OPINION: Abuse of power by Kenyan police or lack of gov’t regulation?
- The Kenyan police continues to receive accusations of harassment, manhandling and mistreatment of the public in the guise of enforcing law and order.
- Traffic police have, especially, been linked to such cases despite the assumption that there exists proper guidelines on how they should conduct themselves.
- There have also been questions on how traffic police should handle motorists on the road as recent happenings have indicated that, almost inevitably, passengers are left stranded when a motor vehicle is stopped for violating minor traffic offences.
The Kenyan Police Service has in the recent past come under heavy criticism from the public due to the manner in which they conduct their operations.
One such notable instance is the Tuesday arrest of a Kenyan civilian identified as Njeri wa Muthoni, who was taken into custody after filming traffic police officers harassing a matatu passenger.
In the video captured by Njeri, three female traffic officers in full uniform are seen forcefully dragging a woman out of the front seat of a matatu supposedly plying the Kasarani –Nairobi CBD route while three other male officers look on.
Taking to Facebook on Tuesday morning, Njeri posted the 1:40-minute recording saying it had led to her arrest and that she was being taken to Kasarani Police Station.
The National Police Service Commission (NSPC) and Inspector General of Police Joseph Boinnet have since remained tight-lipped on the incident.
This has only served to make matters worse for the Kenyan police who continue to receive accusations of harassment, manhandling and mistreatment of the public in the guise of enforcing law and order.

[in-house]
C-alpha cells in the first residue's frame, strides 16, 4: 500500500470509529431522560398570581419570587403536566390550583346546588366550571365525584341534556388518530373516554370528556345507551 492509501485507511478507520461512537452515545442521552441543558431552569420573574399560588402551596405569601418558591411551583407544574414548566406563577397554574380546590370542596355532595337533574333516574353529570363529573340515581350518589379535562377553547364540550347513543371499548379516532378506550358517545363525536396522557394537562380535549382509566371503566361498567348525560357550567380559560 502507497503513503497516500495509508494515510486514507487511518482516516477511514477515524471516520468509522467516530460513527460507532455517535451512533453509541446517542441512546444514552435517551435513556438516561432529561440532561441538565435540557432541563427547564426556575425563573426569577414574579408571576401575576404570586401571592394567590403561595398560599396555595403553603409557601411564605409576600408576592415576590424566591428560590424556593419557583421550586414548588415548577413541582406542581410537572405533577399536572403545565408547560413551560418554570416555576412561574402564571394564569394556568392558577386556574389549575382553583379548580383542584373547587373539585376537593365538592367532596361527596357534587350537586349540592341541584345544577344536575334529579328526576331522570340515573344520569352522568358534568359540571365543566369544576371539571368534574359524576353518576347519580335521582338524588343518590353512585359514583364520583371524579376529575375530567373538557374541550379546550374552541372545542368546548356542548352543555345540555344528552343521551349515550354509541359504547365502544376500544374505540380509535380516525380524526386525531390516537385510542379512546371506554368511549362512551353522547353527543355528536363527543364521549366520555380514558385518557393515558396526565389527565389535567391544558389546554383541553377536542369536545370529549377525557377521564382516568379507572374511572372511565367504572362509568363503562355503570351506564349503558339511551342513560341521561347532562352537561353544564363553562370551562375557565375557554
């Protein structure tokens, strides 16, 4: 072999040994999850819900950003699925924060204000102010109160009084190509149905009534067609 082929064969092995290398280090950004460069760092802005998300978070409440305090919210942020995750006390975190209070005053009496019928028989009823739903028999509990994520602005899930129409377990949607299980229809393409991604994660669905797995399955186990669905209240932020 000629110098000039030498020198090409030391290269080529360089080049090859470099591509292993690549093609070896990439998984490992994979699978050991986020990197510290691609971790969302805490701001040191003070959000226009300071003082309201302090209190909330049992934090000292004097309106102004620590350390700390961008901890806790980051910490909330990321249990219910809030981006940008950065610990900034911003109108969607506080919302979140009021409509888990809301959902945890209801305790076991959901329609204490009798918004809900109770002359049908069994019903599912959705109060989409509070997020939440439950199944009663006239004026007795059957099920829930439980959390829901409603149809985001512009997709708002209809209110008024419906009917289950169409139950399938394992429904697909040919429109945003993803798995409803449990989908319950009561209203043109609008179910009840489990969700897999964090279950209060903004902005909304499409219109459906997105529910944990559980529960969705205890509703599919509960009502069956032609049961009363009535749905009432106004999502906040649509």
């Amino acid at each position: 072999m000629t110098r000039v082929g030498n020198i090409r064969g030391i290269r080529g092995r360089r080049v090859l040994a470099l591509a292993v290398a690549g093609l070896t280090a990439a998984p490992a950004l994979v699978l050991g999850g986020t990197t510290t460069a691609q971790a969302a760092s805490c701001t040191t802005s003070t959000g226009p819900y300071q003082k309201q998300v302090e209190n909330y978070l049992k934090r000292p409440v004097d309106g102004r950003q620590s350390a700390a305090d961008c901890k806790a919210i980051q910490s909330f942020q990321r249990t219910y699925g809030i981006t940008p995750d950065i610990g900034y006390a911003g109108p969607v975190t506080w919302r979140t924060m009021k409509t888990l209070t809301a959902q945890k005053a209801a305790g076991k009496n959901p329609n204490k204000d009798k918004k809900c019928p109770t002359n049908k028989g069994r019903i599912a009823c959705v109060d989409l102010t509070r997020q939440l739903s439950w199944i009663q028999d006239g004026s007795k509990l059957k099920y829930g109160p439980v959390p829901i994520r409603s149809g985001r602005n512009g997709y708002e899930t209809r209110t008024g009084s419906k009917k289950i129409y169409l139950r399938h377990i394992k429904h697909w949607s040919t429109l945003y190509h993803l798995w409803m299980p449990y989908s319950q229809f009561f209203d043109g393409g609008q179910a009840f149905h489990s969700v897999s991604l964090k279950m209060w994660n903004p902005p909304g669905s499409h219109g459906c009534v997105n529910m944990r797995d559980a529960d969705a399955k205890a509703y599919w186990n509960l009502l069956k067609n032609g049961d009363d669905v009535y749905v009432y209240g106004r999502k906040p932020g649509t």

Traffic police have, especially, been linked to such cases despite the assumption that there exists proper guidelines on how they should conduct themselves.
CAP. 84(2)(3) of the Police Act 14A. states;
“(2) No police officer shall subject any person to torture or to any other cruel, inhuman or degrading treatment”.
“(3) Any police officer who contravenes the provisions of this section shall be guilty of a felony.”
Despite the presence of the Independent Policing Oversight Authority (IPOA) — a body established to determine cases brought forward against the police — Kenyans at large still feel there is reluctance by the government to prosecute the men in uniform.
There have also been questions on how traffic police should handle motorists on the road as recent happenings have indicated that, almost inevitably, passengers are left stranded when a motor vehicle is stopped for violating minor traffic offences.
This in spite of a provision in the law that allows the imposition of instant fines and issuing of tickets that require an offender to appear in court and penalties on the same.
The Traffic Act CAP 105(1), allows for the inspection of a vehicle by police. The act further states that;-
It shall be lawful for any police officer in uniform to stop any vehicle, and for any police officer, licensing officer or inspector
(a) to enter any vehicle;
(b) to drive any vehicle or cause any vehicle to be driven;
(c) upon reasonable suspicion of any offence under this Act, to order and require the owner of any vehicle to bring the vehicle to him.
These laws have caused a rift between the public and the police as there has been little or no information to sensitize motorists and other road users.
And so the question that remains in the minds of most Kenyans is whether the police intentionally continue to harass and mistreat civilians because they know they can get away with it.
Granted, we have seen some police officers being arraigned in court, charged and hailed for various crimes but most of them are only in cases of public uproar and the crimes are fatal.
But what happens the day a traffic officer stops you on your way to Loitoktok and there is no network for you to tweet about it and amass public sympathy?
Only time will tell.
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